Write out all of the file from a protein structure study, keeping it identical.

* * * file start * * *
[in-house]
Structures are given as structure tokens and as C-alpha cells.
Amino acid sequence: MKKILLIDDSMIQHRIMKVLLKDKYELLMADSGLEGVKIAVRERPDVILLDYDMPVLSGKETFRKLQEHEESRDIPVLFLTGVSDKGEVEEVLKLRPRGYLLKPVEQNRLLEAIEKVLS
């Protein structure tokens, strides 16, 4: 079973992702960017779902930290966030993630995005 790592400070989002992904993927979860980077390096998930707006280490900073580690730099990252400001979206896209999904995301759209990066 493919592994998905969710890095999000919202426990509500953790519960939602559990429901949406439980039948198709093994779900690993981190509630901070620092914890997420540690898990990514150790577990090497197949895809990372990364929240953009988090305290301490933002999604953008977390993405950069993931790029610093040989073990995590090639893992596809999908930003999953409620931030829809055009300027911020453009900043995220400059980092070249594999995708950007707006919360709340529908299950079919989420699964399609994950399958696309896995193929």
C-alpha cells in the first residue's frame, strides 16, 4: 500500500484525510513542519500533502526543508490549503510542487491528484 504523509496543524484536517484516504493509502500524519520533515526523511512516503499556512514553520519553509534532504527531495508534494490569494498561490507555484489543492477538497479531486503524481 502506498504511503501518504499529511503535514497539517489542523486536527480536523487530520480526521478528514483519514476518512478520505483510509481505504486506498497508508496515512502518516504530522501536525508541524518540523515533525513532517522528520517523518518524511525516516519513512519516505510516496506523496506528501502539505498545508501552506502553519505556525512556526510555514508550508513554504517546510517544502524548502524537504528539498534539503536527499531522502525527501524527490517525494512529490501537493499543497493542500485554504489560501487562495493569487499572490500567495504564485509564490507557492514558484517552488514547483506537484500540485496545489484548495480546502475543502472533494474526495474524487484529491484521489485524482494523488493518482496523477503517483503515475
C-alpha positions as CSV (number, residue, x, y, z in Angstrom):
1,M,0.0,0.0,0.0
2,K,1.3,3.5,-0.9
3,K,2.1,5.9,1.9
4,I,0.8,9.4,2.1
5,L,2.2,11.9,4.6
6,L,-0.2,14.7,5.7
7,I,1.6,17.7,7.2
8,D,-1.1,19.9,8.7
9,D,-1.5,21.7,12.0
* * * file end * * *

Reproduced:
[in-house]
Structures are given as structure tokens and as C-alpha cells.
Amino acid sequence: MKKILLIDDSMIQHRIMKVLLKDKYELLMADSGLEGVKIAVRERPDVILLDYDMPVLSGKETFRKLQEHEESRDIPVLFLTGVSDKGEVEEVLKLRPRGYLLKPVEQNRLLEAIEKVLS
């Protein structure tokens, strides 16, 4: 079973992702960017779902930290966030993630995005 790592400070989002992904993927979860980077390096998930707006280490900073580690730099990252400001979206896209999904995301759209990066 493919592994998905969710890095999000919202426990509500953790519960939602559990429901949406439980039948198709093994779900690993981190509630901070620092914890997420540690898990990514150790577990090497197949895809990372990364929240953009988090305290301490933002999604953008977390993405950069993931790029610093040989073990995590090639893992596809999908930003999953409620931030829809055009300027911020453009900043995220400059980092070249594999995708950007707006919360709340529908299950079919989420699964399609994950399958696309896995193929």
C-alpha cells in the first residue's frame, strides 16, 4: 500500500484525510513542519500533502526543508490549503510542487491528484 504523509496543524484536517484516504493509502500524519520533515526523511512516503499556512514553520519553509534532504527531495508534494490569494498561490507555484489543492477538497479531486503524481 502506498504511503501518504499529511503535514497539517489542523486536527480536523487530520480526521478528514483519514476518512478520505483510509481505504486506498497508508496515512502518516504530522501536525508541524518540523515533525513532517522528520517523518518524511525516516519513512519516505510516496506523496506528501502539505498545508501552506502553519505556525512556526510555514508550508513554504517546510517544502524548502524537504528539498534539503536527499531522502525527501524527490517525494512529490501537493499543497493542500485554504489560501487562495493569487499572490500567495504564485509564490507557492514558484517552488514547483506537484500540485496545489484548495480546502475543502472533494474526495474524487484529491484521489485524482494523488493518482496523477503517483503515475
C-alpha positions as CSV (number, residue, x, y, z in Angstrom):
1,M,0.0,0.0,0.0
2,K,1.3,3.5,-0.9
3,K,2.1,5.9,1.9
4,I,0.8,9.4,2.1
5,L,2.2,11.9,4.6
6,L,-0.2,14.7,5.7
7,I,1.6,17.7,7.2
8,D,-1.1,19.9,8.7
9,D,-1.5,21.7,12.0